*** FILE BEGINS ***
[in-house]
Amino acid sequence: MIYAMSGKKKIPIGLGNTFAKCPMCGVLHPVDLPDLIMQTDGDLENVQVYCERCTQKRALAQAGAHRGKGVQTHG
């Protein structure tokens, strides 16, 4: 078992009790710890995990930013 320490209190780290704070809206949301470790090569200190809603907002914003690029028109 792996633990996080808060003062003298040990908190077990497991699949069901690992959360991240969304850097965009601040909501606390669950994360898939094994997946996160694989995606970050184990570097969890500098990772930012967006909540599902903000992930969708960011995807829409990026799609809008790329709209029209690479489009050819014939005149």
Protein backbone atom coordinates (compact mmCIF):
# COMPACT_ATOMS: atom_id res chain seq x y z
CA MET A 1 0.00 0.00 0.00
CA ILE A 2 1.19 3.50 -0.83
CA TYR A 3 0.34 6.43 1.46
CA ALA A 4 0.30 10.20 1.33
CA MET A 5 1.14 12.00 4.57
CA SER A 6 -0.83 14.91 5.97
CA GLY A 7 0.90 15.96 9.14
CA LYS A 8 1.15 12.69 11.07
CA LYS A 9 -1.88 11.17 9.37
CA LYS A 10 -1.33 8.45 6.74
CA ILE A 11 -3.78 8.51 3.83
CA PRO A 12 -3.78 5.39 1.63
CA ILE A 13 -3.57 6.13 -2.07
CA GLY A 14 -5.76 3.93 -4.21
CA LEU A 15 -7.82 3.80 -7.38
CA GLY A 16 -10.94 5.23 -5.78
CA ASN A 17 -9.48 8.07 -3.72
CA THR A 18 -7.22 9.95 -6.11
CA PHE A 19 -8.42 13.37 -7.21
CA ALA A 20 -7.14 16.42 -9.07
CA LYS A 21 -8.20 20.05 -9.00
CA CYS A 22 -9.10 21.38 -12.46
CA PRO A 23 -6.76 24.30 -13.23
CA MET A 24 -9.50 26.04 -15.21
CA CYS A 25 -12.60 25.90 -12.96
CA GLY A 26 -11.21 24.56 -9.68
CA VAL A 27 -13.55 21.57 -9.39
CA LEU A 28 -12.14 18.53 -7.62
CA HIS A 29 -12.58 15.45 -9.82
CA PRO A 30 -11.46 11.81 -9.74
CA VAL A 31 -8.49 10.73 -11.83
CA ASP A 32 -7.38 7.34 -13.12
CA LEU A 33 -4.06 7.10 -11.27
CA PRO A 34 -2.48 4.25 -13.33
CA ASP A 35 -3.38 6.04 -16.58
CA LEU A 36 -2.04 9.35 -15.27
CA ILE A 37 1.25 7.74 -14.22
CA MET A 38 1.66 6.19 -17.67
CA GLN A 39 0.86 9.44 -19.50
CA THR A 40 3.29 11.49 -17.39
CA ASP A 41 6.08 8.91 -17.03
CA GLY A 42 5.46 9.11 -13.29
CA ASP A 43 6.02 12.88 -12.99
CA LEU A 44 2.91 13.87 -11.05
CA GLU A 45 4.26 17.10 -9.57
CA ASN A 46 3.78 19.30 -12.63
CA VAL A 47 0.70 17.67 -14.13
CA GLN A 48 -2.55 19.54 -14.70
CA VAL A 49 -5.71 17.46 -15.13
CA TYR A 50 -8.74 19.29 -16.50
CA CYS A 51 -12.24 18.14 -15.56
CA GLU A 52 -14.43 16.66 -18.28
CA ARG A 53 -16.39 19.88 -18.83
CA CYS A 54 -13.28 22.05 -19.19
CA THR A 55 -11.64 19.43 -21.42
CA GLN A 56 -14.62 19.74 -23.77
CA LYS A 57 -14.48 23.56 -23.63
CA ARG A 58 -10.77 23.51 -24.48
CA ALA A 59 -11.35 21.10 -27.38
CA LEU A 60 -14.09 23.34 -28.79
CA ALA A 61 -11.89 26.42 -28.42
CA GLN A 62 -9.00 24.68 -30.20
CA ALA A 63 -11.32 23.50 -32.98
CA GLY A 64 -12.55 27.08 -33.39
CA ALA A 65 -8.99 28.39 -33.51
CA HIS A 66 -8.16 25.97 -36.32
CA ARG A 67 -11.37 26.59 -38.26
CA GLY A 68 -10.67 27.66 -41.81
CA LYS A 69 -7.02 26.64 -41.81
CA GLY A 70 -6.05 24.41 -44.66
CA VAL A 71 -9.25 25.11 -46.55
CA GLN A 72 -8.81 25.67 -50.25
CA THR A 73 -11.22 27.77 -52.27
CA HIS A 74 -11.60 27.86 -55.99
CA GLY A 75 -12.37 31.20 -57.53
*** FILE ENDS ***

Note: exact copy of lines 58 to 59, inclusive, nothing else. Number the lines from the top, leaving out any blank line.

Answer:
CA ARG A 53 -16.39 19.88 -18.83
CA CYS A 54 -13.28 22.05 -19.19